High Fashion Goes Low

In New York this week, the fashion industry elite sat in rapt attention as designers fanned out their fall 2007 collections. But elsewhere in the city, things got a bit more physical.

While some looked, others leaped -- and grabbed, and snatched and perhaps, threw a punch.

Downtown from Bryant Park, the focus wasn't on the runway. It was on the racks of Proenza Schouler's limited-edition collection for Target. The line debuted at a SoHo boutique Opening Ceremony on Feb. 3, the same day Fashion Week kicked off and days before the collection hit Target stores across the country.

"It was a little frenzied because women just made a beeline for the nearest clothes rack and started grabbing things," said Sharmila Achari, a Columbia University law student and one of many people who hoped to get a piece of Proenza. "They had security there -- they were only letting in about 40 people at a time ... People were standing in the cold for at least two hours."

Beyond sheer necklines and hoop skirts, designers and mass retailers are latching onto a new trend -- creating low-cost lines that increase designers' profiles, enhance retailers' images and drive consumers to stores in droves.

Surprise and Delight on a Dime

Proenza Schouler's line for Target is the fifth installment of the store's GO International collection, which spotlights low-end collections from up-and-coming designers. John Remington, Target's vice-president of event marketing and communications, said GO International's philosophy is simple: Give consumers high quality and high design at prices they can afford.

Whether or not the average Target shopper knows the duo behind Proenza Schouler or can pronounce the label's name (Pro-en-za Skool-er) doesn't matter, as long as the clothes surprise and delight.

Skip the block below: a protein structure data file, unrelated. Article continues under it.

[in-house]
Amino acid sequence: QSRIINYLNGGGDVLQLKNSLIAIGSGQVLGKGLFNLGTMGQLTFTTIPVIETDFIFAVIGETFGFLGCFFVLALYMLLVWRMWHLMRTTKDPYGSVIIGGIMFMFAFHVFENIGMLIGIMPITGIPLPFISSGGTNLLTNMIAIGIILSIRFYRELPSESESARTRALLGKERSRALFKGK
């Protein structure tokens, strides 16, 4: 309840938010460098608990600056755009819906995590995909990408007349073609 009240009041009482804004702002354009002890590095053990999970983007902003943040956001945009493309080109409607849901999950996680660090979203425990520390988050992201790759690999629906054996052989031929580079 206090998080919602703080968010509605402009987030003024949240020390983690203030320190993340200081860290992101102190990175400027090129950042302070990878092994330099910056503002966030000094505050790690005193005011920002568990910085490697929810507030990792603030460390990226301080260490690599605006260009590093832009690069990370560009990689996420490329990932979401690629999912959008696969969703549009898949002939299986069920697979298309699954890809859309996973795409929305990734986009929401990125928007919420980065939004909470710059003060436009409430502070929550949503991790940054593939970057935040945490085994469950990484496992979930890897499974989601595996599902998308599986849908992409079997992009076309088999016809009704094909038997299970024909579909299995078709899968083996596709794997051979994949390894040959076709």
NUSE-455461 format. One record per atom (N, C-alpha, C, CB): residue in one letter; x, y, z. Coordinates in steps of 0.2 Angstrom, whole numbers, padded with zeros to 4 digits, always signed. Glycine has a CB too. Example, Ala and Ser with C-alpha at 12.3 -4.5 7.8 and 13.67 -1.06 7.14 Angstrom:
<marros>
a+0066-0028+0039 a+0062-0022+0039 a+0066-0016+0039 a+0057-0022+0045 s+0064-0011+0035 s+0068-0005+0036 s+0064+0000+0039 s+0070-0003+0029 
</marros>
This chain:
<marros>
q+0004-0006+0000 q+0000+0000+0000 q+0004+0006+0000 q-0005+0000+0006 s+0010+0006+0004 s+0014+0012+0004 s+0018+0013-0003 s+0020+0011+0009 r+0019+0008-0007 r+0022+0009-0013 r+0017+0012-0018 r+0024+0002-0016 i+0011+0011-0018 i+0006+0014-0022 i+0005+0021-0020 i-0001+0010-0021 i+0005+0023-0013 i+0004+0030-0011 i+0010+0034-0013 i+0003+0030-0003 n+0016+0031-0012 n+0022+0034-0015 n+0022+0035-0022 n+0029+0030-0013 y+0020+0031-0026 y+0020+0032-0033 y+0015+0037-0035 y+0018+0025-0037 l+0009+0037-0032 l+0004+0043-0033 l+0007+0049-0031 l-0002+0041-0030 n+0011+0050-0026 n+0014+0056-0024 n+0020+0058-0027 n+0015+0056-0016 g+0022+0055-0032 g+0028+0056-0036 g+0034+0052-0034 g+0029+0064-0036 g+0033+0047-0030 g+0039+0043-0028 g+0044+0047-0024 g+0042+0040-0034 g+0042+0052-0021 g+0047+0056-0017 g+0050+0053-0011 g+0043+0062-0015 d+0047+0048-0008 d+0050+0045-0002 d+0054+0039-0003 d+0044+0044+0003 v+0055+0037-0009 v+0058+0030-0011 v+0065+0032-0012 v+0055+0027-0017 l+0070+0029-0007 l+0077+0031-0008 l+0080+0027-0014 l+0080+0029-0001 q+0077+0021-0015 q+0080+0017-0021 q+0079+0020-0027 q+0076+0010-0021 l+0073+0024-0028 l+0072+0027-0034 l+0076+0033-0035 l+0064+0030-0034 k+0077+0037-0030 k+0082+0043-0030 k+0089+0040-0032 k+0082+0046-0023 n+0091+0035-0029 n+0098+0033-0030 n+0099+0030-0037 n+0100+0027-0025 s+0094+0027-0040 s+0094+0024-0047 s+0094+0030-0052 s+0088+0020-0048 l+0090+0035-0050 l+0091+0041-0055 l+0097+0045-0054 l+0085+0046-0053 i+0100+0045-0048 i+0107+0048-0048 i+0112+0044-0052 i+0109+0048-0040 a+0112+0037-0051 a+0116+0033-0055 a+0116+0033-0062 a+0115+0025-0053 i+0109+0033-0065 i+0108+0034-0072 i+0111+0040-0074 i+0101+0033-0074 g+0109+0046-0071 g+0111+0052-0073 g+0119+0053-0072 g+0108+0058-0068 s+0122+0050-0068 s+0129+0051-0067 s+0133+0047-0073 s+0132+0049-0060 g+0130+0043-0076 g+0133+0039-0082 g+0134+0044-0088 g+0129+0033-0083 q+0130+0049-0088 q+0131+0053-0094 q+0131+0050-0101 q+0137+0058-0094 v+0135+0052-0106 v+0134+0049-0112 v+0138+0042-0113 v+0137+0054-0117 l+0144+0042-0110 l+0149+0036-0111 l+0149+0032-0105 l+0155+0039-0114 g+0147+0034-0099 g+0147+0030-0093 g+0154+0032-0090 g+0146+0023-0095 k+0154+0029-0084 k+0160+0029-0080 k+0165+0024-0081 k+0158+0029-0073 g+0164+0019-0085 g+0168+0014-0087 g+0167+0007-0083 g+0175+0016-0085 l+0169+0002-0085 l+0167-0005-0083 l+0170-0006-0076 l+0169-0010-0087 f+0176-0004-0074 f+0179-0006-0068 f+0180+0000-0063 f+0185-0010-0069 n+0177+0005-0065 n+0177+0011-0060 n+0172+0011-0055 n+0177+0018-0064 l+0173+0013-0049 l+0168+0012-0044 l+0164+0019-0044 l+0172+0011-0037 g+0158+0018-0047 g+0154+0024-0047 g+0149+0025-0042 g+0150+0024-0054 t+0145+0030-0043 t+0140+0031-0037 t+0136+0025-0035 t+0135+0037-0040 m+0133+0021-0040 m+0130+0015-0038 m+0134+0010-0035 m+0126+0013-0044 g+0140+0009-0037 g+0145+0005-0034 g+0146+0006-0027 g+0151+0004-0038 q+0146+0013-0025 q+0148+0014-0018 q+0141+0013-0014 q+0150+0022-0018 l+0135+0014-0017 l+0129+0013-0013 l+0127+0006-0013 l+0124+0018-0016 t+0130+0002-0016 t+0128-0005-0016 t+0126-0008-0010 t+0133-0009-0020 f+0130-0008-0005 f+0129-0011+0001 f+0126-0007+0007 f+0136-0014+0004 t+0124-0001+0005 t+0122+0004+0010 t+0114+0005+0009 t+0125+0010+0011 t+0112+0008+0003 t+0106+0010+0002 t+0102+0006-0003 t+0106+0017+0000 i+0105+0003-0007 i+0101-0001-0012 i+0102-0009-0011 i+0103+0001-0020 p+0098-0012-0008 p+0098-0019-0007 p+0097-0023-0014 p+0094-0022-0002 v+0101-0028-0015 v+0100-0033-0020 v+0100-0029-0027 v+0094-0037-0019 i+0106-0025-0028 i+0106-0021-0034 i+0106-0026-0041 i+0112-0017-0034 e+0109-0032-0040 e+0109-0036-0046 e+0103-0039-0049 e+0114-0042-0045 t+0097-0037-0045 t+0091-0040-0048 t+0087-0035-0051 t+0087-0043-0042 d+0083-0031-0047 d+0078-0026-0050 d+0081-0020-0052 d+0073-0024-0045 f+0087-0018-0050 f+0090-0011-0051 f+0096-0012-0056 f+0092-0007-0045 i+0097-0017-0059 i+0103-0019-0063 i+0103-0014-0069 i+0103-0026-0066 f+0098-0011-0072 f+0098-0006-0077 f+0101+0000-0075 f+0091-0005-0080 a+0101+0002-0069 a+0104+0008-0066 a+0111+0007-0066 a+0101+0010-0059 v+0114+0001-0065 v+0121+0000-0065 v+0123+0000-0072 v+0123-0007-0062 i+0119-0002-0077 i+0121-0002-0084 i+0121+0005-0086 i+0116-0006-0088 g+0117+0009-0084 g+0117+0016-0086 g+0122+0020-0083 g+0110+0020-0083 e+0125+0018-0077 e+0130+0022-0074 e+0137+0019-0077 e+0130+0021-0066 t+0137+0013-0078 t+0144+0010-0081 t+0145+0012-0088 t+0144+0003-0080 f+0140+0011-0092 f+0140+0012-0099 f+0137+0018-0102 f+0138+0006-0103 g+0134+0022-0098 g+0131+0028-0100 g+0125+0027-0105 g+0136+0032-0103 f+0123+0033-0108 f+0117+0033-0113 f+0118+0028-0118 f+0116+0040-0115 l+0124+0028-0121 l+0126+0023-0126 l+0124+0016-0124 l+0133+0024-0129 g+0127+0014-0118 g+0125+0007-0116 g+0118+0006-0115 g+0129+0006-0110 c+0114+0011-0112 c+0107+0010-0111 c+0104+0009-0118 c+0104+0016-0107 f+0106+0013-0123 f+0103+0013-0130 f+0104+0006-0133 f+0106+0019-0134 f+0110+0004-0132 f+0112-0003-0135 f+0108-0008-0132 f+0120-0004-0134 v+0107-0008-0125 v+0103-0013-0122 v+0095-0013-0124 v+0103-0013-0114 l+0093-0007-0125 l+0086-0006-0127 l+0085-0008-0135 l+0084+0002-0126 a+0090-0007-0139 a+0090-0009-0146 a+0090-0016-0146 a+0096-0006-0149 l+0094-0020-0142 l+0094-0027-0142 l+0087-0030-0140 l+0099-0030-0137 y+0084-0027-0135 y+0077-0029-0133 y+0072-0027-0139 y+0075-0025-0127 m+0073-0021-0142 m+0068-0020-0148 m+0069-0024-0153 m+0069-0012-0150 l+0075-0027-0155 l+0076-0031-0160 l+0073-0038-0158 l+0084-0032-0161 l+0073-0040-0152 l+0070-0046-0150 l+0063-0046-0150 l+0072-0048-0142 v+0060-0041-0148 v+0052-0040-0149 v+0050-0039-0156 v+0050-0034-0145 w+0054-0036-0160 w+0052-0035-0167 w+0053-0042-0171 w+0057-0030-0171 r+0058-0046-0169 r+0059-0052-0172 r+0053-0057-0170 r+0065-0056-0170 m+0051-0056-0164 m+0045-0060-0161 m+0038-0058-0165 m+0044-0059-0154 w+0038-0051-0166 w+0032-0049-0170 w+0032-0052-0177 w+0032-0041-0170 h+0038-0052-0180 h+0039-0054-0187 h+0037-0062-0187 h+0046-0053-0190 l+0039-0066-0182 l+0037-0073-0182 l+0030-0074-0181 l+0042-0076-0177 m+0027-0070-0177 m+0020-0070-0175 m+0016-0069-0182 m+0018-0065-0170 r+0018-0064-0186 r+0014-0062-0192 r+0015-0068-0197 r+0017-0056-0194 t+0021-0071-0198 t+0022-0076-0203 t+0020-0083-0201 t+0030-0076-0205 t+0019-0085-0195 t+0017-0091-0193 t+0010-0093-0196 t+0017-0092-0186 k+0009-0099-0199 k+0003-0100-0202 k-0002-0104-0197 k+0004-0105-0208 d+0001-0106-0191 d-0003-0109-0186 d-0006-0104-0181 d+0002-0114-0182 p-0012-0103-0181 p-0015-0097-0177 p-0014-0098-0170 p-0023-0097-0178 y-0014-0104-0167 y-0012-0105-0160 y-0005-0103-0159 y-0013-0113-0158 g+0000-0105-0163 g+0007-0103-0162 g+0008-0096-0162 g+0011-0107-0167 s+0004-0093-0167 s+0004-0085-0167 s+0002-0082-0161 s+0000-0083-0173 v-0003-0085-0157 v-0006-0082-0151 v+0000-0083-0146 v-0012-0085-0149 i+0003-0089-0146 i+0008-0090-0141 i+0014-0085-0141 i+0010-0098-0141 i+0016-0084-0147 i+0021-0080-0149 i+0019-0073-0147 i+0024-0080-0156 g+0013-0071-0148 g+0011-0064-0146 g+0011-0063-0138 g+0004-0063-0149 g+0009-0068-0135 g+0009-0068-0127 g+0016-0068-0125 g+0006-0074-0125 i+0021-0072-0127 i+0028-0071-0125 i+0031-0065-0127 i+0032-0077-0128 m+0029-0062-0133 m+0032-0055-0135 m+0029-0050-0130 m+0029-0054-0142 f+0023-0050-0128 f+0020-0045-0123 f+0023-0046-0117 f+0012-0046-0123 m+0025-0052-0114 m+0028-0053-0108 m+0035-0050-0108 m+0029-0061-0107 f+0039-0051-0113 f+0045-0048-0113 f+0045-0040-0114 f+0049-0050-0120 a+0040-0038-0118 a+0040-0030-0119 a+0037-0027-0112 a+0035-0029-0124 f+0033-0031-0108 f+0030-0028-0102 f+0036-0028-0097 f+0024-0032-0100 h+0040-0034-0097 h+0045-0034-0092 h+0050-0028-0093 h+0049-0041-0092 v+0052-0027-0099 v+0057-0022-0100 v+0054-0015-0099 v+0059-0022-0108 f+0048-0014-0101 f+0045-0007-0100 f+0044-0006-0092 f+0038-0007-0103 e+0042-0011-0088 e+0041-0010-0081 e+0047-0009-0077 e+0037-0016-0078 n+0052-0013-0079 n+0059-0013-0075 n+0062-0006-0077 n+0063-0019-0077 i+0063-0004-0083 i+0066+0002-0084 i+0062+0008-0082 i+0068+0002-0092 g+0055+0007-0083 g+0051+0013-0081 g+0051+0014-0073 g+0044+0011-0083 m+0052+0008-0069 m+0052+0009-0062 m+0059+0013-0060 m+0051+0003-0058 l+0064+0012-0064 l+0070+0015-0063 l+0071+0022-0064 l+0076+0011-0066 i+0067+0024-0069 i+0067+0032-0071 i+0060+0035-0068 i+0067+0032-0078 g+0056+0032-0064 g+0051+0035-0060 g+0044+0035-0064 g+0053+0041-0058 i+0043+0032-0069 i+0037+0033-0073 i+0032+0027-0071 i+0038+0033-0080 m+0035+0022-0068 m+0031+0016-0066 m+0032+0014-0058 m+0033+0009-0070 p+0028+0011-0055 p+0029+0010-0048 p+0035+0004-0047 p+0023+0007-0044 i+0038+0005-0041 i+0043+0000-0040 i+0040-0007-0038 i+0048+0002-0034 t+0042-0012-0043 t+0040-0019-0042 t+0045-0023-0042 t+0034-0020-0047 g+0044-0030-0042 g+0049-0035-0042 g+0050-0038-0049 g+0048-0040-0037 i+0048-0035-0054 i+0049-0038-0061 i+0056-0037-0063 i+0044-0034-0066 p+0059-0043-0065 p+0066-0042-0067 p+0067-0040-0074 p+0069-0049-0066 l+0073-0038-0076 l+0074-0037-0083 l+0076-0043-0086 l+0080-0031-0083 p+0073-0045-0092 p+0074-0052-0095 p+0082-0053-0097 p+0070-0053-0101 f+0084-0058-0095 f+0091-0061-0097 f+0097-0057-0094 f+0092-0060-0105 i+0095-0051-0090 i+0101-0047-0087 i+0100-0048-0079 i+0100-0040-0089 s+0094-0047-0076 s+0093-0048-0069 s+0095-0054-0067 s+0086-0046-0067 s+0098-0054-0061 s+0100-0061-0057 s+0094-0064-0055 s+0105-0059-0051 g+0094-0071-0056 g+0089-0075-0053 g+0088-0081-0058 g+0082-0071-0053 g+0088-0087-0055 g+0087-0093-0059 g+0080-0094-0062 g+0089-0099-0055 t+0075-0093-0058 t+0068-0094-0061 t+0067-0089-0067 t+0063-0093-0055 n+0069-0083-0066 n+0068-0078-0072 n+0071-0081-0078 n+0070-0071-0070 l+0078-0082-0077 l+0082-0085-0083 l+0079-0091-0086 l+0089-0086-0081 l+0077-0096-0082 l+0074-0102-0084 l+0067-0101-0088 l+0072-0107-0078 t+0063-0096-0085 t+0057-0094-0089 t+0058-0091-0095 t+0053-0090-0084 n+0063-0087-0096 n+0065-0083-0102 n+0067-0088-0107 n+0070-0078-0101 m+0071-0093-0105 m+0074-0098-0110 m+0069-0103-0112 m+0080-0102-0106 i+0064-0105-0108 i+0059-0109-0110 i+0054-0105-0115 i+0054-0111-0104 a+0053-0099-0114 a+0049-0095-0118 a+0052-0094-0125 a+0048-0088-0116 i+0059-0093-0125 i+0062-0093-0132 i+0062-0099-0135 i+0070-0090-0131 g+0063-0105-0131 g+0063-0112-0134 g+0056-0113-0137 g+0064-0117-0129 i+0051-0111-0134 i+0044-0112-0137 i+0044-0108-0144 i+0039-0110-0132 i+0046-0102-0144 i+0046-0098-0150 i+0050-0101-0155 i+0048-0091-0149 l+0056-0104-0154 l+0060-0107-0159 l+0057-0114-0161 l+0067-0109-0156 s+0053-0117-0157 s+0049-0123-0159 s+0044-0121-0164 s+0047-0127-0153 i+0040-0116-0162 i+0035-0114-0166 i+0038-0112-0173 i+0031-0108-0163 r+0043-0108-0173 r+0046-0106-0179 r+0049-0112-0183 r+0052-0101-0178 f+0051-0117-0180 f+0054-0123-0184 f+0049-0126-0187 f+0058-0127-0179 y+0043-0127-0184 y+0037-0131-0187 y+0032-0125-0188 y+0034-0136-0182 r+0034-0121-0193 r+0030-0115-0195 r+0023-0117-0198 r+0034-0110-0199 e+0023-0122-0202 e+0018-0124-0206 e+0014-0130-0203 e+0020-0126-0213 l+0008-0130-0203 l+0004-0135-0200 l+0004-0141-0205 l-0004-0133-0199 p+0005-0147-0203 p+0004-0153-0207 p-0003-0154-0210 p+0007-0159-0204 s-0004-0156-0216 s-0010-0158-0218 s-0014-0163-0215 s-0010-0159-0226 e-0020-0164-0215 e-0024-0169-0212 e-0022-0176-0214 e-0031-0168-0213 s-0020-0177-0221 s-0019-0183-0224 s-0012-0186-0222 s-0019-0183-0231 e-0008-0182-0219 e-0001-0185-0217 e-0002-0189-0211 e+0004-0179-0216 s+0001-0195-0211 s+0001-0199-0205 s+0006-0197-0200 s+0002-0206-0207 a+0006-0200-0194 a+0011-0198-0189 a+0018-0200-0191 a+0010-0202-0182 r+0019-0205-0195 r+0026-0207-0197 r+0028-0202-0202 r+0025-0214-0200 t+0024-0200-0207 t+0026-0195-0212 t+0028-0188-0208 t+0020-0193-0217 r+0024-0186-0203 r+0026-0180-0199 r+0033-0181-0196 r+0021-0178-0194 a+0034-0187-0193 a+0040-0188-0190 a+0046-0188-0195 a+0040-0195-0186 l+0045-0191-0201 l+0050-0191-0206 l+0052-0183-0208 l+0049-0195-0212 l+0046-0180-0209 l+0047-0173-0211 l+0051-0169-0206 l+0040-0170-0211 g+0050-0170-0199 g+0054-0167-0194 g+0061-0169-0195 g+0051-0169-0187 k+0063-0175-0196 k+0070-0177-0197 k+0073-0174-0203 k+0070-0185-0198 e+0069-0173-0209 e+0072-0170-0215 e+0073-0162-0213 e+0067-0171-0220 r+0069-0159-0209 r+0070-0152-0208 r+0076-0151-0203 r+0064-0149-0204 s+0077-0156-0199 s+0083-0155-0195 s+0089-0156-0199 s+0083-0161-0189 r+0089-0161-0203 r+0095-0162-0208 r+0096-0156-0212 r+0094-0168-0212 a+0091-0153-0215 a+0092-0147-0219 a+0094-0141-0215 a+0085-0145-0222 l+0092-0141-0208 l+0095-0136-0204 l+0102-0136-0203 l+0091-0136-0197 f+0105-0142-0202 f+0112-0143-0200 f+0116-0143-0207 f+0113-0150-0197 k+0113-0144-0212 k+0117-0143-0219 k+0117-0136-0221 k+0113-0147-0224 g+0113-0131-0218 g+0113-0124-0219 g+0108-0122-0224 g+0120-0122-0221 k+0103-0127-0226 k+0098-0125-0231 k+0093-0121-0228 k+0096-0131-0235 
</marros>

"Ultimately, what makes the collections very successful is the newness and surprise that we put in front of the guests," Remington said. "Bottom line, a lot of them may not know the designer's name but they just like what they see."

For mass retailers, the goal is to make consumers expect more than solid cotton T-shirts and hackneyed high-fashion rip offs. For designers, it's winning a wider audience.

"It's not about the same old, same old, it's about finding new ways to engage the consumer," said Marshall Cohen, chief analyst at the NPD group, a market research firm. "Being a designer that has the ability to design not only for the upper end market but for the lower end market -- that's true success."

Target has made "design for all" one of their mantras. Prior to GO International, Target partnered with Mossimo Gianulli, Issac Mizrahi and Liz Lange on clothing lines and renowned architect Michael Graves on a home collection. Remington considers the GO collection a logical progression.

"We started out with Mossimo, Michael Graves on the home side ? those are more evergreen," he said. "Now we're feeling that this is an evolution of getting things a little more quickly so that guests are constantly surprised."

With mass appeal comes mass amounts of money.

"You're going to make a lot of money in the low end if you're successful," Cohen said.

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